DISCLAIMER: I am not a medical professional. I also do not believe that every problem a person may have is a sign of mental illness that needs to be labeled and treated. It can be difficult to untangle symptoms of mental illness from the normal flaws of human nature, and hopefully this student merely has excessively high standards and needs to learn to prioritize better.
Having said that, I’d encourage you to consider the possibility that this student is struggling with obsessive-compulsive disorder (OCD) or a similar condition. I’ve related to a few people (one quite closely) with OCD and similar issues, and what you’ve said about this student sounds very familiar. There are highly effective treatments for OCD, both with and without medication. You can read more about OCD here.
Carolyn outlines a good approach to this kind of problem in her post. One thing I’d add is that it’s important to stay calm about the situation when relating to children who are behaving in these ways. When we get all worked up about this behavior, children may interpret this as a confirmation that they were right to be anxious about this thing, since it’s making the adults anxious too.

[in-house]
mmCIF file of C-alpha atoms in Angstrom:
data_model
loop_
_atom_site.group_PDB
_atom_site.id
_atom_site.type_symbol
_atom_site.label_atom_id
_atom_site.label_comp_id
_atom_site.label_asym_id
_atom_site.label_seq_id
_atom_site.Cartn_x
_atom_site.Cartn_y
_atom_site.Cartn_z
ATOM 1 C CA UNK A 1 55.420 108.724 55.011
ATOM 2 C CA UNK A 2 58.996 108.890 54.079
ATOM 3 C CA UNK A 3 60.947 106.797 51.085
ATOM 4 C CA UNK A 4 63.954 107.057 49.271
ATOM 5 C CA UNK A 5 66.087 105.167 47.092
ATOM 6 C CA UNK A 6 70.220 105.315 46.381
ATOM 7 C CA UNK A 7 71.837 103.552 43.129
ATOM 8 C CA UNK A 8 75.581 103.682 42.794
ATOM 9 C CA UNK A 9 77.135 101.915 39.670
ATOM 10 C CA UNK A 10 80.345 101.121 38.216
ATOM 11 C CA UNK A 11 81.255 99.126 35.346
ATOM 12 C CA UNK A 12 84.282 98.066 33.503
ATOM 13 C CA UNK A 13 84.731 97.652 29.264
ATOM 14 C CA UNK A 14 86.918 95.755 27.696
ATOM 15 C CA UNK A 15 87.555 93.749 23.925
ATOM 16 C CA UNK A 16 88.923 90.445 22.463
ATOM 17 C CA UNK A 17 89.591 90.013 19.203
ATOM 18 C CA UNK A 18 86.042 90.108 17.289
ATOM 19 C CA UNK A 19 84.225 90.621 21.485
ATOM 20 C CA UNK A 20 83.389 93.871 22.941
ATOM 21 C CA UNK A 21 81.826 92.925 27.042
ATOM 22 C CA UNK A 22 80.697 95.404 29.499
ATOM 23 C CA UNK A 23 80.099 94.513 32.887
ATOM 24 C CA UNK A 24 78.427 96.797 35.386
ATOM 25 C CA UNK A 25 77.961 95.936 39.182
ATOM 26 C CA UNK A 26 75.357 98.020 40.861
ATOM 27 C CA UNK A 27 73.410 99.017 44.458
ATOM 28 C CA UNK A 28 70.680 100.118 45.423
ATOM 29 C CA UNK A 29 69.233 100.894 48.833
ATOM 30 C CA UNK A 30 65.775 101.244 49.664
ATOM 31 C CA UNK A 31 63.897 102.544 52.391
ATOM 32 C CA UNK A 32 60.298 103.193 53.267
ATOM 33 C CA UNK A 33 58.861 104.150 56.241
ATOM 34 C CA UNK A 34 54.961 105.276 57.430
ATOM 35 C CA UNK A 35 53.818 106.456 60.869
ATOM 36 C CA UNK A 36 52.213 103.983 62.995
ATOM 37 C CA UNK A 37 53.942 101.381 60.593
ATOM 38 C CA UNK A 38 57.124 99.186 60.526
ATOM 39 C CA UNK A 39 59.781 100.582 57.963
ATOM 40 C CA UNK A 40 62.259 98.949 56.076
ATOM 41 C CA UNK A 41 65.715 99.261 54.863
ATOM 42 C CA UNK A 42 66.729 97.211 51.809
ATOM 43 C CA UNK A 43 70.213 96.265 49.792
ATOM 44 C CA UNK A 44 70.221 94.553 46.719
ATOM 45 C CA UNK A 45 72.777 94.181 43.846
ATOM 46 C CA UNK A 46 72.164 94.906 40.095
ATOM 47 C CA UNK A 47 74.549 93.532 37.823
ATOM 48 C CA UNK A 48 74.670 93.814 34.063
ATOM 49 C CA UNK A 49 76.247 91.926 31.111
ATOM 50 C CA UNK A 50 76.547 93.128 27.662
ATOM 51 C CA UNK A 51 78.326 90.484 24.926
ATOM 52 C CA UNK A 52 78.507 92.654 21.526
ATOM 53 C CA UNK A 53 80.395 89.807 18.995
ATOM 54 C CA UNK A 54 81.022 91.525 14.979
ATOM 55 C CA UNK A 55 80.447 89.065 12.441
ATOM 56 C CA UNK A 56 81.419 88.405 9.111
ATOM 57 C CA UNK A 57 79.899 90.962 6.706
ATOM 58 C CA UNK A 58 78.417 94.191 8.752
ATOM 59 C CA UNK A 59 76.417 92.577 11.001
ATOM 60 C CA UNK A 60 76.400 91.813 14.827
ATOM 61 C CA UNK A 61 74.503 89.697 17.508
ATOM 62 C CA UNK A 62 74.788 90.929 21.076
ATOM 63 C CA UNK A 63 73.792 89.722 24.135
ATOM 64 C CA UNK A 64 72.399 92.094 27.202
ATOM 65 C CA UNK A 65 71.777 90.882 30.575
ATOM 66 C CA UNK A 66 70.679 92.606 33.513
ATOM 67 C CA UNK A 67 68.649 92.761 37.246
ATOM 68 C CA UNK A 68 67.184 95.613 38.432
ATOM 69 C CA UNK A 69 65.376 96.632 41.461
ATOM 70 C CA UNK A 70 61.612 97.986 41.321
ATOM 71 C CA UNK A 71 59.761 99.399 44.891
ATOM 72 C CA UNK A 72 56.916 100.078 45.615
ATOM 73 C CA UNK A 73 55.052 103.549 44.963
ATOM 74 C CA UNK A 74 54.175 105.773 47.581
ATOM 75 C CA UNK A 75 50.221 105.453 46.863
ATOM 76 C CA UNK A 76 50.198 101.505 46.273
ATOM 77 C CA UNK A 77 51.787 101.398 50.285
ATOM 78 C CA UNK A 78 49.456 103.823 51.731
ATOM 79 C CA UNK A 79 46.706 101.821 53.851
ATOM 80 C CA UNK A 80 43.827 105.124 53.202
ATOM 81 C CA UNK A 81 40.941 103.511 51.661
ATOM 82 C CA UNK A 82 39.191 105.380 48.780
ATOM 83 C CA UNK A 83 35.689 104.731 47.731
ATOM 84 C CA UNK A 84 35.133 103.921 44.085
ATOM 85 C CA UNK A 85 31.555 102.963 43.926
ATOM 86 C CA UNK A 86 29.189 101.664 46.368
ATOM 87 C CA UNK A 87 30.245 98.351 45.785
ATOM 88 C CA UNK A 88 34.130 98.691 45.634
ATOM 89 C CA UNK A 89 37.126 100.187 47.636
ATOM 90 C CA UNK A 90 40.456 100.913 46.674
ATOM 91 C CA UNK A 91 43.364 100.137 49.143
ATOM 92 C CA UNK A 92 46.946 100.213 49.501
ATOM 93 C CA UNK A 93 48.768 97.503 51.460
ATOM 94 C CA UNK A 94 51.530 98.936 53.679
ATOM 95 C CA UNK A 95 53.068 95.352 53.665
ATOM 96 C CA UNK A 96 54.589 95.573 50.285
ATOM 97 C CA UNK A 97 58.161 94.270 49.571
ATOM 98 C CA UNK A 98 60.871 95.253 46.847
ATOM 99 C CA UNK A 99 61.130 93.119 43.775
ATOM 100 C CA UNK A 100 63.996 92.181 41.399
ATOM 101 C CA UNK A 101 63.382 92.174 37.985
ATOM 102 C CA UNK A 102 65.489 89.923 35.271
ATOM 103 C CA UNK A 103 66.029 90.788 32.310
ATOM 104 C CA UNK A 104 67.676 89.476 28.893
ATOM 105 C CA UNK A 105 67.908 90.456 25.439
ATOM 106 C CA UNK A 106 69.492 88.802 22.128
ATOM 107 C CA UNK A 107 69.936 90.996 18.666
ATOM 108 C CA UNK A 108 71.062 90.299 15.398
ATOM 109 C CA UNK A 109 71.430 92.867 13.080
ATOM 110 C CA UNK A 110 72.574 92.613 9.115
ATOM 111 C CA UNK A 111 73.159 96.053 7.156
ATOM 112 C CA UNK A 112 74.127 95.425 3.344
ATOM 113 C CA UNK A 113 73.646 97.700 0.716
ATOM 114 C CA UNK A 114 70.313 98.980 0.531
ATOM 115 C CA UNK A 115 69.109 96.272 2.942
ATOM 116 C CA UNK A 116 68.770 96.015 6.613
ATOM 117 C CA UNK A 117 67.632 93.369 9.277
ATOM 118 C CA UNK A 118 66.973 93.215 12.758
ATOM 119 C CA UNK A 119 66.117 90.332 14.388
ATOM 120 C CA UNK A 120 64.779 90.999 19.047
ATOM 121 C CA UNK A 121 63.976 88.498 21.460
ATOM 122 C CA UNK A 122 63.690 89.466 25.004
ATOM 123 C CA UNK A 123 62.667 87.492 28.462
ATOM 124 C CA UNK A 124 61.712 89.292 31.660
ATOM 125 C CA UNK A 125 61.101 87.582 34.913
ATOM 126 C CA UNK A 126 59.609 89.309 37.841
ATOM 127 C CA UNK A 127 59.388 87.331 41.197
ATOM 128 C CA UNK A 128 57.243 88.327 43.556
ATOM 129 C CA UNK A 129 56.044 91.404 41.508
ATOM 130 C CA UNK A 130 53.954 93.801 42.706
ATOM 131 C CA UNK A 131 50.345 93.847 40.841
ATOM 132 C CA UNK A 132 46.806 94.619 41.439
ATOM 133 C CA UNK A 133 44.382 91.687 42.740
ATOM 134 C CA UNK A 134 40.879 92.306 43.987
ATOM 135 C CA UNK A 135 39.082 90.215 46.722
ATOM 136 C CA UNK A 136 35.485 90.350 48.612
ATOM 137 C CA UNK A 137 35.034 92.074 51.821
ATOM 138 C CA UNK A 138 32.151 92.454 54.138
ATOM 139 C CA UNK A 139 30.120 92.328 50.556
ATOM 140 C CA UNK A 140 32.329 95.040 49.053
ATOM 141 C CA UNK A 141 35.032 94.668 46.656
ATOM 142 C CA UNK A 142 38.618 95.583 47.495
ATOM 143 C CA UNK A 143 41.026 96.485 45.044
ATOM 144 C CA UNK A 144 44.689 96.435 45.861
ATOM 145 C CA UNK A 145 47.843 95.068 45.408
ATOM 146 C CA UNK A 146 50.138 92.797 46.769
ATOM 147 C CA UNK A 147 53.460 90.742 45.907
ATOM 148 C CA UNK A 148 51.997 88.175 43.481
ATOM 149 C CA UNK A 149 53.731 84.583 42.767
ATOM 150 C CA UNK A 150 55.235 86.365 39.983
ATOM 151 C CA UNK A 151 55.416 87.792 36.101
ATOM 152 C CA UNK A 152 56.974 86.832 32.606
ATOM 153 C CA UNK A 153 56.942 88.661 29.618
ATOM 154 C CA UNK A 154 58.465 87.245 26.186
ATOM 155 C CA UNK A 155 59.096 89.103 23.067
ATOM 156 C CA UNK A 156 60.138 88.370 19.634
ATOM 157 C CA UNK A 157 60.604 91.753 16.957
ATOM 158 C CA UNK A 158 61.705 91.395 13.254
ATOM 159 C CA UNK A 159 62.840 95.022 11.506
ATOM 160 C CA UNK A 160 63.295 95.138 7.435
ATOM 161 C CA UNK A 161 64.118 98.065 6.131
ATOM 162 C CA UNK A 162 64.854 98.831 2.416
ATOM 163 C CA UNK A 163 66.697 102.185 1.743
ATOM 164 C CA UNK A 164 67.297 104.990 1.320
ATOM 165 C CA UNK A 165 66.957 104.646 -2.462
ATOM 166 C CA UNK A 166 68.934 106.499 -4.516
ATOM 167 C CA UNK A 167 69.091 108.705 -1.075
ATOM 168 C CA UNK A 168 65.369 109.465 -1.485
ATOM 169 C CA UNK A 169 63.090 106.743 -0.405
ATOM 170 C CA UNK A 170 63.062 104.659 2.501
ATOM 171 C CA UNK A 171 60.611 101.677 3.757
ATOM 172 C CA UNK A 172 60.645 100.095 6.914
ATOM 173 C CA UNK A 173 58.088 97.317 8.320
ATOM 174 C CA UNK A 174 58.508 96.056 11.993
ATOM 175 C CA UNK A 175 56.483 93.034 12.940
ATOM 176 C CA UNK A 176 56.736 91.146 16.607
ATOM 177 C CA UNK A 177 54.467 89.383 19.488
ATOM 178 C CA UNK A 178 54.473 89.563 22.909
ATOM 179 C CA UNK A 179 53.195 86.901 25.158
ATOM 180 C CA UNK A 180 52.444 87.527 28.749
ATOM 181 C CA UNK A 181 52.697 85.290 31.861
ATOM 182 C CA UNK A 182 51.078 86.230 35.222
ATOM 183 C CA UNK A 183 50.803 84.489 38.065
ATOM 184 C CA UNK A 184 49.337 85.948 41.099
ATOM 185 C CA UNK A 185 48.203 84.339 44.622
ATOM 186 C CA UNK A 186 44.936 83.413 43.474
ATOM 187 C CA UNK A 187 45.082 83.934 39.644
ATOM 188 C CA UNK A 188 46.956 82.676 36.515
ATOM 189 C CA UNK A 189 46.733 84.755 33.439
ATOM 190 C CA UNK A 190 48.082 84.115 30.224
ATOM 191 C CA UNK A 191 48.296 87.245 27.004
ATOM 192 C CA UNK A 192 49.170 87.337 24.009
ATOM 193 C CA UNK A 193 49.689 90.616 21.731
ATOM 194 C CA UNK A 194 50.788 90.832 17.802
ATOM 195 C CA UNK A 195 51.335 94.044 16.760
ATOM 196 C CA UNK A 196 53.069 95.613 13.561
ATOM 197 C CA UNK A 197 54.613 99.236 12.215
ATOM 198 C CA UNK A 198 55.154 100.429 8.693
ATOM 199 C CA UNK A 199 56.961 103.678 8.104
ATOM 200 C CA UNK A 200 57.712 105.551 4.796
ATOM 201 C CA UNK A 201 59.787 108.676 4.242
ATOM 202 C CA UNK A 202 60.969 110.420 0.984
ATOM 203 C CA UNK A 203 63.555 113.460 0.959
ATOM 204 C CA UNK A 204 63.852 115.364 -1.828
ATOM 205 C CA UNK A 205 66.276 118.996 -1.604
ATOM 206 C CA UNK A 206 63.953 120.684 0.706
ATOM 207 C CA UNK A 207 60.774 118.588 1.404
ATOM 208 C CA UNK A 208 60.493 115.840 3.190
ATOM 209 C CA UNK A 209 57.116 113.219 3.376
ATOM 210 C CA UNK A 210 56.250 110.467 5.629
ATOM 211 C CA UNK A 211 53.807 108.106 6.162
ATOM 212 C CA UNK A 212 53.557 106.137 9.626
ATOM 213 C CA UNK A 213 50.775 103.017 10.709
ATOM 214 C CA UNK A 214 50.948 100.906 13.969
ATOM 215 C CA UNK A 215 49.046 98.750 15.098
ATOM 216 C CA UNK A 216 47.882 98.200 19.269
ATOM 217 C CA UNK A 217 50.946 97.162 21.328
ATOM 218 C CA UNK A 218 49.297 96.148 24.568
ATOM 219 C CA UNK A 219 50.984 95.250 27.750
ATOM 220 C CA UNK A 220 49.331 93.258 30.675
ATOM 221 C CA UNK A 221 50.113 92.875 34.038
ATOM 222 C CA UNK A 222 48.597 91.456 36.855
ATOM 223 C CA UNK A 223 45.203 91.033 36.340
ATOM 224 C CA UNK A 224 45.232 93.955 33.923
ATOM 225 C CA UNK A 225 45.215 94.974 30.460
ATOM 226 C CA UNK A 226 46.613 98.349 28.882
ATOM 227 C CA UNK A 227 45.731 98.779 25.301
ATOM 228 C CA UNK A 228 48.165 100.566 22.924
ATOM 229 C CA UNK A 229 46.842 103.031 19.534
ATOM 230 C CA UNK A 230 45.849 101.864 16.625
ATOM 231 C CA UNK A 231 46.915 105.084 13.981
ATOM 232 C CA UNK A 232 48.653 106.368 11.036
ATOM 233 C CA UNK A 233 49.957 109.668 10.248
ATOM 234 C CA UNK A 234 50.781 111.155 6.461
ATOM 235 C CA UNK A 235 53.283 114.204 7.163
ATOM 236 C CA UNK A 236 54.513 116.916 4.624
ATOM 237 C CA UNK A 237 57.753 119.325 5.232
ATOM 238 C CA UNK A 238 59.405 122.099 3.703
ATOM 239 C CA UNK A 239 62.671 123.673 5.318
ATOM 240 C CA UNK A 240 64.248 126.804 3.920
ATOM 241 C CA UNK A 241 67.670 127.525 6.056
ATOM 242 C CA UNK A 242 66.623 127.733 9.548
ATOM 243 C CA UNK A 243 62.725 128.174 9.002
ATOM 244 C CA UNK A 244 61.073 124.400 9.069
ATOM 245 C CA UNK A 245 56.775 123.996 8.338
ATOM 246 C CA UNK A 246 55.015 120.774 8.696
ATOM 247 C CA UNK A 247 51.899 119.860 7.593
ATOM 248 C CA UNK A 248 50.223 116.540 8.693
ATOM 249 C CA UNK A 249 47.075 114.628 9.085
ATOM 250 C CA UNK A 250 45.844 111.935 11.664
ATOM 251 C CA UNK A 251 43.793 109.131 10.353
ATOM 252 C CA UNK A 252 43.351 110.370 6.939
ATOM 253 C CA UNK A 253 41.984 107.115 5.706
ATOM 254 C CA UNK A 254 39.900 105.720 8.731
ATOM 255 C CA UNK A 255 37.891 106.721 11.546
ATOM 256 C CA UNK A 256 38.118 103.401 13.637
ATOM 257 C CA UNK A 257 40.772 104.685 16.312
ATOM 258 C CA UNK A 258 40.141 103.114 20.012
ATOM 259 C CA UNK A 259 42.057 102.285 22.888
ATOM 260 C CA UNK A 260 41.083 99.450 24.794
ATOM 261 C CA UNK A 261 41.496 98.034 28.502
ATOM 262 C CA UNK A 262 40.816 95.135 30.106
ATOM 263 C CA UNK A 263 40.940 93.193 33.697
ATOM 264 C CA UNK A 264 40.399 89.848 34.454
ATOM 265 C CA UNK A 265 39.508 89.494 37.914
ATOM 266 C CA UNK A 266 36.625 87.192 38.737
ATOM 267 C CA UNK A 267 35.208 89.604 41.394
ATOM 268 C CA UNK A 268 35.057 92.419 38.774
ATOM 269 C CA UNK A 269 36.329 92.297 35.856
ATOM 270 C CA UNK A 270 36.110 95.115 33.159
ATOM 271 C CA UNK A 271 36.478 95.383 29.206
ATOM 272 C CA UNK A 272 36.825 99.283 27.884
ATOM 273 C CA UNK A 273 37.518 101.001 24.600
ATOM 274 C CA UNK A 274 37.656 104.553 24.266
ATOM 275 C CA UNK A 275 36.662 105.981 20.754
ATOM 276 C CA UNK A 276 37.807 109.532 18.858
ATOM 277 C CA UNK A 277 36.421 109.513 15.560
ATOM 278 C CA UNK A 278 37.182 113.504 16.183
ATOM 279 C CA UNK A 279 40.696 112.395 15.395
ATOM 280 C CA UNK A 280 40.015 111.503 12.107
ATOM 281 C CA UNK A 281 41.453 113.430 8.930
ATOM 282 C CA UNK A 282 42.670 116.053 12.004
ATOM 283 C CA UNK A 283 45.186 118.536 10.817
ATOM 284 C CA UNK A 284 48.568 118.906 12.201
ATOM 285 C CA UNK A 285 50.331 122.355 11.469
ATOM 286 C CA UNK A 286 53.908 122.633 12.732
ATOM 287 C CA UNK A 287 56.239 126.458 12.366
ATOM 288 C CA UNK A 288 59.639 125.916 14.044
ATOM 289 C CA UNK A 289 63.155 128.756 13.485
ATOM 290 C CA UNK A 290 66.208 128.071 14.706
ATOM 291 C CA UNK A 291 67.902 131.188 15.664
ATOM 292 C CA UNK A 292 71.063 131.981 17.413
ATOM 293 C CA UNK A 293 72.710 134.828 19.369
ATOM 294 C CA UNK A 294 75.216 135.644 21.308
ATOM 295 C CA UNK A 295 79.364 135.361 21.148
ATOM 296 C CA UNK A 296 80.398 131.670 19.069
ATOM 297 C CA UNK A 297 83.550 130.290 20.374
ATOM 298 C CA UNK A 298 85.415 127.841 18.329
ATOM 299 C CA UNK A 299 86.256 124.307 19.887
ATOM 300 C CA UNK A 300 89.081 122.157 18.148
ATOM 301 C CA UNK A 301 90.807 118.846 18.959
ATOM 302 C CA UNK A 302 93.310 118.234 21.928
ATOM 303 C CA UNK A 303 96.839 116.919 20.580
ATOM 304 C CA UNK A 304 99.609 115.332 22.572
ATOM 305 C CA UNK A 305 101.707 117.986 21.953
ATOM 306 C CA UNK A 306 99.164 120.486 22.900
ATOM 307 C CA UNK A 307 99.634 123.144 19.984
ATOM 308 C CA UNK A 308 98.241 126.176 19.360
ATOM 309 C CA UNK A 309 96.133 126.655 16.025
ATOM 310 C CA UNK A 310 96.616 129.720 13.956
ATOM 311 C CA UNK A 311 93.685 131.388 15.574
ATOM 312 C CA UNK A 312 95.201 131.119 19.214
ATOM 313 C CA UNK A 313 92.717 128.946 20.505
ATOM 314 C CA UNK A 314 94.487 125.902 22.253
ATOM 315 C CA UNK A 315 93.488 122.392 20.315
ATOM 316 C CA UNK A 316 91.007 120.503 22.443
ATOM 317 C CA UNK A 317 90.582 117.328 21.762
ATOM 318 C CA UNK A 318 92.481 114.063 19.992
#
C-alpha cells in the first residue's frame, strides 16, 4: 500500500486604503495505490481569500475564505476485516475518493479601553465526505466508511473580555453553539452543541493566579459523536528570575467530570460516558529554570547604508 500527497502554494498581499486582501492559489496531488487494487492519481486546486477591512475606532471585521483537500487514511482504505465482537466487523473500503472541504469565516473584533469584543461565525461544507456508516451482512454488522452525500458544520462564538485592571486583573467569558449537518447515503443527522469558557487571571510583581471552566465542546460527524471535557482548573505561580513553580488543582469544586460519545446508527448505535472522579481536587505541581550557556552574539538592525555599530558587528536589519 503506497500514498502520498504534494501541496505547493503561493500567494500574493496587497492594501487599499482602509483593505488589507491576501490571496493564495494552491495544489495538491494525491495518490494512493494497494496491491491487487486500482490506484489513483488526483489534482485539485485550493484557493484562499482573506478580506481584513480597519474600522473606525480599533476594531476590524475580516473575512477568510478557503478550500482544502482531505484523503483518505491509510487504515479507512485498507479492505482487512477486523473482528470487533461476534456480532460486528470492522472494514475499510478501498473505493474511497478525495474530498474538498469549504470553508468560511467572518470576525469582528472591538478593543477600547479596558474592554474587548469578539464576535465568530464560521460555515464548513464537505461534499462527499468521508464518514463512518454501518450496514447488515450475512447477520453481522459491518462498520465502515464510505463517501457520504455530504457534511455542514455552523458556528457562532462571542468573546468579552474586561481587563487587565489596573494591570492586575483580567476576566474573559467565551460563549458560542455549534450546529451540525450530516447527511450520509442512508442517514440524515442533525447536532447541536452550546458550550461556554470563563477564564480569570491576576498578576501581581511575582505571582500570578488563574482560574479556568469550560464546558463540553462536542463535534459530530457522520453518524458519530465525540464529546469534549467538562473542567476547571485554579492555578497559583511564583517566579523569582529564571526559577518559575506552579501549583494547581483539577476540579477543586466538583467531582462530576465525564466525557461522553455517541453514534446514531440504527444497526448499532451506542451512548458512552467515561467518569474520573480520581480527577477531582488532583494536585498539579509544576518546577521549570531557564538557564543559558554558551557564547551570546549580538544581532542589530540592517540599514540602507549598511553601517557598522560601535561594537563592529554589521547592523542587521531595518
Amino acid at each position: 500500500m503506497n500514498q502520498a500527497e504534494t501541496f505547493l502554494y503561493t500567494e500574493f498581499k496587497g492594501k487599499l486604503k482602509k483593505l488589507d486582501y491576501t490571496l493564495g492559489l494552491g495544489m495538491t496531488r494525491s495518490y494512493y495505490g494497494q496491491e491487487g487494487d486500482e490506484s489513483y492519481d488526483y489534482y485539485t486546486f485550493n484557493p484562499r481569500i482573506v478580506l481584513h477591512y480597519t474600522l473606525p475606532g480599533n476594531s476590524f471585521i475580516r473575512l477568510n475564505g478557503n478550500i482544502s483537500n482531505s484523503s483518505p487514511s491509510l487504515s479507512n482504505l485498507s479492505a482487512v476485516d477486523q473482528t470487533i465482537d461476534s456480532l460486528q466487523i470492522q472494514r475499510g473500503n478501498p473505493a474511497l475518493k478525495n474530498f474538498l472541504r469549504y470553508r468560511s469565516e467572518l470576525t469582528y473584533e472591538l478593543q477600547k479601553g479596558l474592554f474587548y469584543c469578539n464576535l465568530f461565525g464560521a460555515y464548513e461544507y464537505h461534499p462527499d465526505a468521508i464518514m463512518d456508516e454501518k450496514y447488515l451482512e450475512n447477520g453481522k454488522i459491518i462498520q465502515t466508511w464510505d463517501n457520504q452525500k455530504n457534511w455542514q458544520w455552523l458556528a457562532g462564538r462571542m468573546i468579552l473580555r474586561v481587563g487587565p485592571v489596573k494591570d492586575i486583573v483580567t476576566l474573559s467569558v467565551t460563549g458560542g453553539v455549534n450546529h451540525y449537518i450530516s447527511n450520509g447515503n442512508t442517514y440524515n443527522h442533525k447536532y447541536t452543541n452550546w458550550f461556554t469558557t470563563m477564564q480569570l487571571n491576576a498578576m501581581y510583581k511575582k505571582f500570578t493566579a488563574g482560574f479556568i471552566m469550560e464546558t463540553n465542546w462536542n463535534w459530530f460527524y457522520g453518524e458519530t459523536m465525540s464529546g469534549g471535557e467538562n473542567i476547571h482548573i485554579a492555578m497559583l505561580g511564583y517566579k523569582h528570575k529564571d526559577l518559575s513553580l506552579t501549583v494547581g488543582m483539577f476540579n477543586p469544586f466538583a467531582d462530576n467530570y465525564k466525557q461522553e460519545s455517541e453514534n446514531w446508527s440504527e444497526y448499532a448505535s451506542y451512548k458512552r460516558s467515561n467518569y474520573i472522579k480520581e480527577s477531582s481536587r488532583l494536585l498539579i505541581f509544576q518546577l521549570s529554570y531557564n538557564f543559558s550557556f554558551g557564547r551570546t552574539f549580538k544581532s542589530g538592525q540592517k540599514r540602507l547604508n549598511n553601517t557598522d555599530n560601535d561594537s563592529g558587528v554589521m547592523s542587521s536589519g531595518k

When you’re confident that the student has done or can do an assignment well without redoing or checking over anything, you might try suggesting that she hand it in that way and see what grade she gets. This builds the student’s confidence that she can get good results without doing the extra work that she feels is necessary.
Helping children with these issues takes lots of patience and wisdom. May God’s grace be with you!